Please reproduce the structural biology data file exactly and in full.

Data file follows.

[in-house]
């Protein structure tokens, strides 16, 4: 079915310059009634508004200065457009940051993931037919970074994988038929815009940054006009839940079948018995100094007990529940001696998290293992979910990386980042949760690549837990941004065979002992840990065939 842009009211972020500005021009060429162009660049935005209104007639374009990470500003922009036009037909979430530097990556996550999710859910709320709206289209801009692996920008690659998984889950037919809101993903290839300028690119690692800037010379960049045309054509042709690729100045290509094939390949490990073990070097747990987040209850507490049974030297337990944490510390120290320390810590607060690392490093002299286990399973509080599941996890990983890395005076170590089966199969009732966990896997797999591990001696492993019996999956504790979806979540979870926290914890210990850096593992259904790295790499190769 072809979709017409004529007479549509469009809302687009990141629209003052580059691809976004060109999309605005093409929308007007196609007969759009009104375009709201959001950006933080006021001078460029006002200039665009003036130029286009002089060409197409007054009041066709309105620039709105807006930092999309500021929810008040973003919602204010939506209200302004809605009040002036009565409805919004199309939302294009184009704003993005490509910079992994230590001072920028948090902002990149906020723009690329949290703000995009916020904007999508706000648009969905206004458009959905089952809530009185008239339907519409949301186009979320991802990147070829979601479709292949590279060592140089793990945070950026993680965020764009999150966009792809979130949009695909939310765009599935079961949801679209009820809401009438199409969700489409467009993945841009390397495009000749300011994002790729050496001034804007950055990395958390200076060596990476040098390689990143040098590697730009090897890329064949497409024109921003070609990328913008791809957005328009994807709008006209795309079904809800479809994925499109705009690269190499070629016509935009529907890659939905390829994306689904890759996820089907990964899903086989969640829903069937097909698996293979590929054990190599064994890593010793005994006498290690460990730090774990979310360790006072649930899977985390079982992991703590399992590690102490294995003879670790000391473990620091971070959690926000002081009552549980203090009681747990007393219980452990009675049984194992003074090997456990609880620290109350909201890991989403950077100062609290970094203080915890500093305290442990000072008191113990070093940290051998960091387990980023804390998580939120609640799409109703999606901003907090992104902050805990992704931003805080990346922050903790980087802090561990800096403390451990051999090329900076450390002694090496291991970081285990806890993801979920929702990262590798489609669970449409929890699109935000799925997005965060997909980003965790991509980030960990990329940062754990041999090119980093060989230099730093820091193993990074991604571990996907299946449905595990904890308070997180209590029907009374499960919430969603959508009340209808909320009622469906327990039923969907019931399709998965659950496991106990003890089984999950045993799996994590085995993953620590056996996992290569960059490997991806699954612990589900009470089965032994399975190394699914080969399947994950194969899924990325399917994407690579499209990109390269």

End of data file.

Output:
[in-house]
């Protein structure tokens, strides 16, 4: 079915310059009634508004200065457009940051993931037919970074994988038929815009940054006009839940079948018995100094007990529940001696998290293992979910990386980042949760690549837990941004065979002992840990065939 842009009211972020500005021009060429162009660049935005209104007639374009990470500003922009036009037909979430530097990556996550999710859910709320709206289209801009692996920008690659998984889950037919809101993903290839300028690119690692800037010379960049045309054509042709690729100045290509094939390949490990073990070097747990987040209850507490049974030297337990944490510390120290320390810590607060690392490093002299286990399973509080599941996890990983890395005076170590089966199969009732966990896997797999591990001696492993019996999956504790979806979540979870926290914890210990850096593992259904790295790499190769 072809979709017409004529007479549509469009809302687009990141629209003052580059691809976004060109999309605005093409929308007007196609007969759009009104375009709201959001950006933080006021001078460029006002200039665009003036130029286009002089060409197409007054009041066709309105620039709105807006930092999309500021929810008040973003919602204010939506209200302004809605009040002036009565409805919004199309939302294009184009704003993005490509910079992994230590001072920028948090902002990149906020723009690329949290703000995009916020904007999508706000648009969905206004458009959905089952809530009185008239339907519409949301186009979320991802990147070829979601479709292949590279060592140089793990945070950026993680965020764009999150966009792809979130949009695909939310765009599935079961949801679209009820809401009438199409969700489409467009993945841009390397495009000749300011994002790729050496001034804007950055990395958390200076060596990476040098390689990143040098590697730009090897890329064949497409024109921003070609990328913008791809957005328009994807709008006209795309079904809800479809994925499109705009690269190499070629016509935009529907890659939905390829994306689904890759996820089907990964899903086989969640829903069937097909698996293979590929054990190599064994890593010793005994006498290690460990730090774990979310360790006072649930899977985390079982992991703590399992590690102490294995003879670790000391473990620091971070959690926000002081009552549980203090009681747990007393219980452990009675049984194992003074090997456990609880620290109350909201890991989403950077100062609290970094203080915890500093305290442990000072008191113990070093940290051998960091387990980023804390998580939120609640799409109703999606901003907090992104902050805990992704931003805080990346922050903790980087802090561990800096403390451990051999090329900076450390002694090496291991970081285990806890993801979920929702990262590798489609669970449409929890699109935000799925997005965060997909980003965790991509980030960990990329940062754990041999090119980093060989230099730093820091193993990074991604571990996907299946449905595990904890308070997180209590029907009374499960919430969603959508009340209808909320009622469906327990039923969907019931399709998965659950496991106990003890089984999950045993799996994590085995993953620590056996996992290569960059490997991806699954612990589900009470089965032994399975190394699914080969399947994950194969899924990325399917994407690579499209990109390269």